However, wise men invite you to understand that it is not the Big Bang explosion that interests the yogi, but the supraconscious, still state combined with the potential, initial pulsation preceding the Big Bang. The object of the quest is spanda, the initial vibration, the initial state.
To attain the spanda is to attain the efficience of the absolute, that is the desire to manifest or not.
This is the difference between Samādhi समाधि from which one comes back and Mahā Samādhi महा समाधि from which one doesn’t.
In the explosion of the manifest, during Samādhi, it will be necessary to come back down with new powers, but also to come back in the torment of "egotistical" manifestation.
Of course, the trained yogi will become far less subject to the illusion of the world.
The goal of true transcendence is the absolute state, unmanifested yet potential, where balance is achieved between undifferentiated, expanded consciousness and the initial energy.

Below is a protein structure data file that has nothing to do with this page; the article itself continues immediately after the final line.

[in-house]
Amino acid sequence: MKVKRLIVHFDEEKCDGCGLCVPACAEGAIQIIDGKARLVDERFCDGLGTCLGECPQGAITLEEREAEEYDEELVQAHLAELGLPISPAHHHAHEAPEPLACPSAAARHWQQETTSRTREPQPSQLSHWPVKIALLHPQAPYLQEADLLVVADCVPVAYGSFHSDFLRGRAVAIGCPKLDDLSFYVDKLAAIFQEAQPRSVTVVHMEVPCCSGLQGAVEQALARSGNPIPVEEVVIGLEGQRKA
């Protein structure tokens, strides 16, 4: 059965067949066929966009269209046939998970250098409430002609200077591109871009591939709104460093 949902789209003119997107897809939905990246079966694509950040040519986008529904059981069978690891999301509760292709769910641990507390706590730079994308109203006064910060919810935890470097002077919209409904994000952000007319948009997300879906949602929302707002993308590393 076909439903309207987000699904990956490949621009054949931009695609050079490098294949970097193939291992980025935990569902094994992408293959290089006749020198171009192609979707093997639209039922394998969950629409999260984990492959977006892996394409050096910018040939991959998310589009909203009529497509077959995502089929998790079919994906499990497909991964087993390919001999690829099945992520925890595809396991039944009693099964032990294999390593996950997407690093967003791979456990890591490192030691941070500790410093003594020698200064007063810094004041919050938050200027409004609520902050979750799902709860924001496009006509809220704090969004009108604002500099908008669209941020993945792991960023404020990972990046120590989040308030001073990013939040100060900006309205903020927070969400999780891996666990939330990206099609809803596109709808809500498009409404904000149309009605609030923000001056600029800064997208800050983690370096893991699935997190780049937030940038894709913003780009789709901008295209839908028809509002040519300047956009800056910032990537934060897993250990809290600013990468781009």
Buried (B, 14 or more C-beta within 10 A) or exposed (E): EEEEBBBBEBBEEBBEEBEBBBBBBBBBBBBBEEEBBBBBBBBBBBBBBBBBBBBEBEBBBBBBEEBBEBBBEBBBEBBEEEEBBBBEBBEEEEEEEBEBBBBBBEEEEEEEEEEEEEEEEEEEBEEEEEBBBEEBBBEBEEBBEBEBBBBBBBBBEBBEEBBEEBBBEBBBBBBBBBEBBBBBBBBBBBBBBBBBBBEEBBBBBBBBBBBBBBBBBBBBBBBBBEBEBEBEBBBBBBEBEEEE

The ascension of Kuṇḍalinī, after having been carefully awakened in the spinal cord, is the gradual reintegration of the various levels, which withdraw into one another.
At every stage, one per cakra चक्र, everything is reduced to their Bindu बिन्दु, that is their center, ultimate point of transcendence of the physical, energetic and mental planes of their respective level. It is from there that ever greater realities radiate, as Kuṇḍalinī rises through the median axis of the spine, Suṣumṇā nāḍi सुषुम्णा नाडि.
Yoga is a unifying work, but before the practitioner can unite his individual soul with the universe, he first has to reunite himself in his own planes. Due to his nature bound to mundane life (Paśū पशू ) and illusions, the practitioner holds discordant, physical and mental rhythms in him. The awakening of primordial energy in him allows to confer to each of these rhythms, the power and clarity of its action.
For each cakra, there is a specific plane of consciousness and the associated physical and mental rhythms.
The efficiency of consciousness through energy is Vīrya वीर्य, this power to act.
It can reveal or not. It can resorb or manifest. It can rise or come back down. The yogi’s work consists in discovering the junction point between these two extremes and in becoming firmly established there, while perceiving the potential and subtle pulsations.
Going back from two to One, or being established in the One while being aware of the